Ask any student of speech-language pathology why they entered the field. Some will mention the promising career opportunities, others the fascinating science behind their work. But one thing they all have in common: strength of compassion and unyielding desire to help others.
In all speech-language pathology programs, you’ll learn how to provide such care. But only at a school like Loyola University MD, with its strong Jesuit roots, can you deeply explore why.
What is a Jesuit, Anyway?
Ignatius Loyola (1491–1556) was a Basque aristocrat who suffered injury during war with France. As he lay recovering, he read about Christ and the saints, reflected deeply on his own life, and made a commitment to abandon court and follow Jesus instead.
His path brought him to the University of Paris, where he challenged friends and fellow students to consider the best use of their talents and gifts. Once they graduated, the group stayed together with a mission to help others, following the example of Jesus and his disciples. They were ordained Catholic priests and, in 1540, the Pope gave approval to name the group "The Society of Jesus." Later critics scornfully called them "Jesuits"—and the name stuck.
Loyola, founded by Jesuit priests in 1852, still embraces the Jesuit ideals of academic excellence, the importance of liberal arts, and cura personalis, which means “care of the person.”
Care of the Person
Cura personalis lies at the heart of Ignatian spirituality. It’s a principle that acknowledges the diversity of the world and encourages us to have consideration of individual needs and respect for people’s unique experiences.
For a speech-language pathologist, cura personalis requires that practitioners do their best to provide care within the context or life experience of their clients, meeting them where they are as a first step to taking them to where they need to be.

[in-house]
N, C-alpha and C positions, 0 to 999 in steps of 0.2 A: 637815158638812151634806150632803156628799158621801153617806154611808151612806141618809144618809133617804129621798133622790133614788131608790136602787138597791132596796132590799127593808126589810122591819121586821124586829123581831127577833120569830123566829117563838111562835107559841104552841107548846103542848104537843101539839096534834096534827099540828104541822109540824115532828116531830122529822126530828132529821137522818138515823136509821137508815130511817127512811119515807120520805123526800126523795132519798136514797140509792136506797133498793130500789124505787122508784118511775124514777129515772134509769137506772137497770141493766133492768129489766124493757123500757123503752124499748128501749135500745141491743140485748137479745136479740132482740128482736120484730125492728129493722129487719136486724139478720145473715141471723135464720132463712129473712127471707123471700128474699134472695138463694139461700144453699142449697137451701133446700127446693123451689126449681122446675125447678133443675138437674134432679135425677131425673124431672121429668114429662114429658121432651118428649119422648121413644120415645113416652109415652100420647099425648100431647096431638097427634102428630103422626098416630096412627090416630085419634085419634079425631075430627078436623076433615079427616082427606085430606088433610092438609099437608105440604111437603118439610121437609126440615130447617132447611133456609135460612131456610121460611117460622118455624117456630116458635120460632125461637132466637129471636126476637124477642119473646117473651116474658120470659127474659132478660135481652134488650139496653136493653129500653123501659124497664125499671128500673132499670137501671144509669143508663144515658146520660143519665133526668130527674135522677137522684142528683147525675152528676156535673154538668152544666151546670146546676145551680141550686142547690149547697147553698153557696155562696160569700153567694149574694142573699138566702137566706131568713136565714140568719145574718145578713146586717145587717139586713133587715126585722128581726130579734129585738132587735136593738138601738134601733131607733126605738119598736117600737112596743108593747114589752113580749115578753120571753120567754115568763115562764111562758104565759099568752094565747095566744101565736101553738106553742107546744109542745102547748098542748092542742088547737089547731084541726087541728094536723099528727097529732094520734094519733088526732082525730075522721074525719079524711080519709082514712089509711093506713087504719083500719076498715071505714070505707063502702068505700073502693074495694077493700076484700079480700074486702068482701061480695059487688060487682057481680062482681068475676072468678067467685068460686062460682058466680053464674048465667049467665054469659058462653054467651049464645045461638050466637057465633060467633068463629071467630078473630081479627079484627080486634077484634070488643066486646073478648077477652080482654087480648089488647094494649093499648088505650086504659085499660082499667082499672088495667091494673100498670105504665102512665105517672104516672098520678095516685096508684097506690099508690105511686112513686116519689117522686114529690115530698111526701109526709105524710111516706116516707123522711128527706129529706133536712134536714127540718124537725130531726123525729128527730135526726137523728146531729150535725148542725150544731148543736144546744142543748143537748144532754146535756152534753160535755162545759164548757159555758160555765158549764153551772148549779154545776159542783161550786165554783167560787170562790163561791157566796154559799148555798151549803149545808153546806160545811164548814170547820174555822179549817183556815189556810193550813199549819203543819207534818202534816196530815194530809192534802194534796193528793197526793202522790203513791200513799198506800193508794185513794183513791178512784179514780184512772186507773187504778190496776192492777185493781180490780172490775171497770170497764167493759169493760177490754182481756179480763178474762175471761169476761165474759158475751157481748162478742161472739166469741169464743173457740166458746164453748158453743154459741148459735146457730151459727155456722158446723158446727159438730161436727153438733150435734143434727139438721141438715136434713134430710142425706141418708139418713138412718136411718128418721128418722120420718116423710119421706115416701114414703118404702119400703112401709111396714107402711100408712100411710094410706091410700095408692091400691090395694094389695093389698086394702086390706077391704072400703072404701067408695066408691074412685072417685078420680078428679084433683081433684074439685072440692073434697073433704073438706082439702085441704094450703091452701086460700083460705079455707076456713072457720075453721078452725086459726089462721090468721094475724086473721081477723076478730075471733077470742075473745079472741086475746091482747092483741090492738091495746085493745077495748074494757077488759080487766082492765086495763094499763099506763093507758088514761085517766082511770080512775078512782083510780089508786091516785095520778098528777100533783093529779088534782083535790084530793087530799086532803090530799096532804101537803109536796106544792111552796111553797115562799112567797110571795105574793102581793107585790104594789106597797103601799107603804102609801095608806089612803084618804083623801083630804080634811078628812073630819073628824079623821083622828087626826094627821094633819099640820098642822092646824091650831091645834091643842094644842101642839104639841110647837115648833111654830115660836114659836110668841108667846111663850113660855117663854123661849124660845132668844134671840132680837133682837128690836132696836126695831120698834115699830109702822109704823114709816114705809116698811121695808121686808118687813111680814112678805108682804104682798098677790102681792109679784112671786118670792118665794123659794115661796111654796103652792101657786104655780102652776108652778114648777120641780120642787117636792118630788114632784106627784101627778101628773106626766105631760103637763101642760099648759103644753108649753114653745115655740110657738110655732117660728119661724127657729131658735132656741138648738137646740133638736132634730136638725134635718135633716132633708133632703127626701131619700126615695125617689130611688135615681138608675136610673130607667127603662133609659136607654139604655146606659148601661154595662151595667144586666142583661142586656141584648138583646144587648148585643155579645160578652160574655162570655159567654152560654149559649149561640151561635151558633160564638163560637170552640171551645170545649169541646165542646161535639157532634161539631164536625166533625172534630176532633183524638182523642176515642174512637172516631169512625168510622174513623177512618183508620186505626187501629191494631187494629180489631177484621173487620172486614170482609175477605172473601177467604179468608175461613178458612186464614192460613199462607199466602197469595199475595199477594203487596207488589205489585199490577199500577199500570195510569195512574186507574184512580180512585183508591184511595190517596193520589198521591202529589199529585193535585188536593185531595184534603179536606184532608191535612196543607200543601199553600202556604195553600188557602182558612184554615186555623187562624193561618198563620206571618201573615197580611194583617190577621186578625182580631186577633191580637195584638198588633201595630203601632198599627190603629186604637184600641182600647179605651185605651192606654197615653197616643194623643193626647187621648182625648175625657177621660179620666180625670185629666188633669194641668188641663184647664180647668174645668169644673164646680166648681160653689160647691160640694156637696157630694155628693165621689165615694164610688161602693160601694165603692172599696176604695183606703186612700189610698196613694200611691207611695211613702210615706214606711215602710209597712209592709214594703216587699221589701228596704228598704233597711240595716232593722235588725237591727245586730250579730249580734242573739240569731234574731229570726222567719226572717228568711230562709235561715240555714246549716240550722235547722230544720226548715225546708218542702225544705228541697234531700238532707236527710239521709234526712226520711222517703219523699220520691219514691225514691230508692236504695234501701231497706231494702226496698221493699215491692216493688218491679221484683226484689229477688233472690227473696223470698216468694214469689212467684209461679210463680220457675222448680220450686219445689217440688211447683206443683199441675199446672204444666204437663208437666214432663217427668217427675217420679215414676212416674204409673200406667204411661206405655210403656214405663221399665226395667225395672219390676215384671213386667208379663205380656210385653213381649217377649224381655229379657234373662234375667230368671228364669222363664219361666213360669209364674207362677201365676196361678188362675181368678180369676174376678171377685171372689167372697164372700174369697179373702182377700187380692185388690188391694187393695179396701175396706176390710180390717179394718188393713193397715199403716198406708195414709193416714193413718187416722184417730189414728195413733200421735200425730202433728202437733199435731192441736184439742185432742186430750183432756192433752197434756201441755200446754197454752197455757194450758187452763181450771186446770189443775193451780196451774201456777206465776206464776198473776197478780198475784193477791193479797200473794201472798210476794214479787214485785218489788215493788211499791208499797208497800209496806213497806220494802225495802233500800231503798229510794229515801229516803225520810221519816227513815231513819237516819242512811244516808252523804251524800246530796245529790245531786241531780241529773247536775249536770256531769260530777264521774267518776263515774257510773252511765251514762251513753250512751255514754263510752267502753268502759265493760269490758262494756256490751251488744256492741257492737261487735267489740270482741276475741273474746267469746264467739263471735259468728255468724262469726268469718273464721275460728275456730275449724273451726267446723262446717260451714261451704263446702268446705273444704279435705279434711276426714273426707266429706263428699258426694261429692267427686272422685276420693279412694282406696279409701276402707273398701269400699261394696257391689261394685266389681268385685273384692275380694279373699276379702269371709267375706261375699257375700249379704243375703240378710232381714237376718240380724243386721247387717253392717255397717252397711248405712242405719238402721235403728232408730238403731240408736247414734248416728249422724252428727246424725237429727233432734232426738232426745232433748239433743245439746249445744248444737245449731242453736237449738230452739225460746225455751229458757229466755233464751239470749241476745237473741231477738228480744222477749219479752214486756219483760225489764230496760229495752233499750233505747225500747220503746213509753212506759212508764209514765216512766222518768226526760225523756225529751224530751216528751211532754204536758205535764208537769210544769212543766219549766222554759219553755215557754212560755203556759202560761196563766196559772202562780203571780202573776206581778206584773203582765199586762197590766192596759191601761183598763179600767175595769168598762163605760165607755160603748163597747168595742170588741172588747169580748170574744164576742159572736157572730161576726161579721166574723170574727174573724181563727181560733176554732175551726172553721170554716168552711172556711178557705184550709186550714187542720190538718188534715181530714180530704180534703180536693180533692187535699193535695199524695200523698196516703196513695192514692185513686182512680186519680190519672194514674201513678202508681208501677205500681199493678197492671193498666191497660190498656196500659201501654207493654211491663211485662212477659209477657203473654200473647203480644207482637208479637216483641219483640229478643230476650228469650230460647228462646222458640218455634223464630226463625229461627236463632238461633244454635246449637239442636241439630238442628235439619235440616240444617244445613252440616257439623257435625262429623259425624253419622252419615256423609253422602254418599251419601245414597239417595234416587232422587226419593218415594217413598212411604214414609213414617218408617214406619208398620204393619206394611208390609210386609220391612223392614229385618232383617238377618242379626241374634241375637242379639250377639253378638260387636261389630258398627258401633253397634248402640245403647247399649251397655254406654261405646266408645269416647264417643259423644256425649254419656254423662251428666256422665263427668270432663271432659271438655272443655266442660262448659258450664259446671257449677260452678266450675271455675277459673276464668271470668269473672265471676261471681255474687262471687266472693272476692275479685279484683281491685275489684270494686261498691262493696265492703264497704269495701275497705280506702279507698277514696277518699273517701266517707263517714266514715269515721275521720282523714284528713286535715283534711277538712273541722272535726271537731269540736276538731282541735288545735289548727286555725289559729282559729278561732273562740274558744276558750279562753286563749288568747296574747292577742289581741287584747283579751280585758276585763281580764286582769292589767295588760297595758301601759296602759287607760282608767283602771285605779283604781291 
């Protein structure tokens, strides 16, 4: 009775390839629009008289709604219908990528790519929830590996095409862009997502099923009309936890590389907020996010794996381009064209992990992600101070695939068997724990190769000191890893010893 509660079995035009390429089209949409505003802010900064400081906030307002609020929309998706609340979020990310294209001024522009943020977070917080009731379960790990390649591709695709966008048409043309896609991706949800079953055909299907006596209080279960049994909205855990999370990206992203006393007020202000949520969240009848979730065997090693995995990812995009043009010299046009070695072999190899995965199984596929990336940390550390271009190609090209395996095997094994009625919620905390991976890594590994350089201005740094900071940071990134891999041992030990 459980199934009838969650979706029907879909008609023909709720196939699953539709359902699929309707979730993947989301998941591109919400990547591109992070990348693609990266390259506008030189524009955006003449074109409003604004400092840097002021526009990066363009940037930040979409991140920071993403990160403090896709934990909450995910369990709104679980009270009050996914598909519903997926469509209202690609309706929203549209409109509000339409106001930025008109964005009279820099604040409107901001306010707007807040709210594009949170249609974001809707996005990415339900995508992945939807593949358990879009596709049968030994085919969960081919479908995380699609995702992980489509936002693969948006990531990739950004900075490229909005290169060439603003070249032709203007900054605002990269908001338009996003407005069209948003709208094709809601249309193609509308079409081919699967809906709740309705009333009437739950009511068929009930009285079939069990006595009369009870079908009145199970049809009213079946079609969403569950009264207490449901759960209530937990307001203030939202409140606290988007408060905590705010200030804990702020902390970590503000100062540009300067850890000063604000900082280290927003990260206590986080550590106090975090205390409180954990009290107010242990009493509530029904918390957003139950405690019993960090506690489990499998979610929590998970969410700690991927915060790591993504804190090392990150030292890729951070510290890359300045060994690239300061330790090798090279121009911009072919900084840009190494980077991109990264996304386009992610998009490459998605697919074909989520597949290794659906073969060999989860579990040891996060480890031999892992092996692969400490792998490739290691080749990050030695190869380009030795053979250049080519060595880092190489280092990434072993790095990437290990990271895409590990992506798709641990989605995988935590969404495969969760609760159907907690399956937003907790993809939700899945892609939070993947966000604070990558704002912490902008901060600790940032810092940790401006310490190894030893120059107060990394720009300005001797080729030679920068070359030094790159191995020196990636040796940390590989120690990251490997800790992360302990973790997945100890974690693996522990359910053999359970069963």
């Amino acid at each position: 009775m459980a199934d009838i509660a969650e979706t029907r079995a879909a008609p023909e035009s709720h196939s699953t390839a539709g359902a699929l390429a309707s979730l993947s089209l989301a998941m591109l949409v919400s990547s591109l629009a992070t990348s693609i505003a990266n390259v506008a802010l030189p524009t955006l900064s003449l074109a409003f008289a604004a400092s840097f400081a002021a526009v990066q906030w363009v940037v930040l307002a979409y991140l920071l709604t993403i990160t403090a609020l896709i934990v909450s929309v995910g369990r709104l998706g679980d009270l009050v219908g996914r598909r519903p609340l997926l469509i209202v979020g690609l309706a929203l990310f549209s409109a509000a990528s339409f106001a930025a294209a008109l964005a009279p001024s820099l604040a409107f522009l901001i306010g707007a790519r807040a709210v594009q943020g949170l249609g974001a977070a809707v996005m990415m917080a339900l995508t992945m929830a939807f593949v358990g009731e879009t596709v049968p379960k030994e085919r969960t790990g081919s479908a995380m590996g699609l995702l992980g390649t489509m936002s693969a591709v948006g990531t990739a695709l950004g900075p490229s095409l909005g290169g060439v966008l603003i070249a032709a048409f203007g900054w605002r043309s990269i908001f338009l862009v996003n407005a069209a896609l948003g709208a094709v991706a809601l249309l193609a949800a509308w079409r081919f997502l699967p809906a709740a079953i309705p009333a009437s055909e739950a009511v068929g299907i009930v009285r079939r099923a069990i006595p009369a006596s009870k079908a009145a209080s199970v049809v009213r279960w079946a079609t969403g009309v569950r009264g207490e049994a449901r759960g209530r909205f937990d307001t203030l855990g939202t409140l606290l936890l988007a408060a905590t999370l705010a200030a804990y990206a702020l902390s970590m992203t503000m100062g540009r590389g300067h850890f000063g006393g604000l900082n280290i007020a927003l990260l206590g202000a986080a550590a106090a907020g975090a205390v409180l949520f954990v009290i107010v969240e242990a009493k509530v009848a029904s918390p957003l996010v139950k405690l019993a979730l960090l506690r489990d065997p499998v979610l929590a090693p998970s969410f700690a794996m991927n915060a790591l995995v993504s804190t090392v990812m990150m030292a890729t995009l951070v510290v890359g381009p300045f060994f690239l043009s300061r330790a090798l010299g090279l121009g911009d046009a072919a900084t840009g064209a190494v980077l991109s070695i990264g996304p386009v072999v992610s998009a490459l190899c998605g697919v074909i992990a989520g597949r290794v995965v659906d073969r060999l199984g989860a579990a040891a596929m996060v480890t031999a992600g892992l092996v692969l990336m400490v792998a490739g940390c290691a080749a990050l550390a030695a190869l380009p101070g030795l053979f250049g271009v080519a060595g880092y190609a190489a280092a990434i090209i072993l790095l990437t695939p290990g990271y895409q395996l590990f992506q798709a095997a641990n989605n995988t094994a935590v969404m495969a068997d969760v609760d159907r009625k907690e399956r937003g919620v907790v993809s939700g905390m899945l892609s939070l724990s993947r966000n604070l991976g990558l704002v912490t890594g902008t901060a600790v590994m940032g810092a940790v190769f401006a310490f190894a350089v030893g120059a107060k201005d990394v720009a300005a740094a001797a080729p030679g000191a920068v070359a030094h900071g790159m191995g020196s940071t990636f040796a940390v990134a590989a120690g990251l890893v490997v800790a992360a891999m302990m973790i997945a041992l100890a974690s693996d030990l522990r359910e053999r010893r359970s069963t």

For faculty at Loyola, cura personalis requires that they do their best to provide an education within the context or life experience of their students, also meeting them where they are while attending to cognitive, emotional, and spiritual growth.
Here at Loyola, your teachers will get to know you and your world—your goals, your challenges, your strengths, your fears—and how they affect your learning. They’ll work with you to create the best conditions for absorbing material, thinking critically, and combining your own knowledge and experience to continue to grow and help others as emerging speech-language pathologists, and people in the world.
Listen, Reflect, and Respond
In a Jesuit outlook, we look for learning and meaning in everyday, mundane activities. Or, as St. Ignatius said, our life experiences happen “so that we can know God more easily and make a return of love more readily.”
This means striving in every moment to be attentive to what is happening, reflect upon its meaning, and discern how we should respond. We each have a freedom to choose our action; therefore careful decision-making is core to our way of moving through life and something to be practiced daily.
At Loyola, instructors foster such discernment by engaging students in skills and opportunities for reflection. Using memory and understanding, combined with insight and feelings, students and faculty address not only the techniques of speech-language pathology, but also how our work affects ourselves, our clients, and the greater society.
That goal is that your education here, and later your work in society, will help you take small steps toward bringing justice, peace, and love to the world.
Those who have learned through the lens of Ignatian spirituality are sometimes called “contemplatives in action.” At Loyola, you’ll be encouraged to be reflective and use your talents in service to others. It’s an active spirituality, which you can bring everyday to your clients, family, home, and community.
In your speech-language pathology courses, you’ll still engage in the usual exams, papers, and projects to evaluate your academic mastery; but in addition, your teachers will also observe and participate in your growth toward generosity, humility, and compassion; in other words, your growth as a whole person.
This service is the kind of generosity that Ignatius asked for in his most famous prayer:
Lord, teach me to be generous.
Teach me to serve you as you deserve;
to give and not to count the cost,
to fight and not to heed the wounds,
to toil and not to seek for rest,
to labor and not to ask for reward,
save that of knowing that I do your will.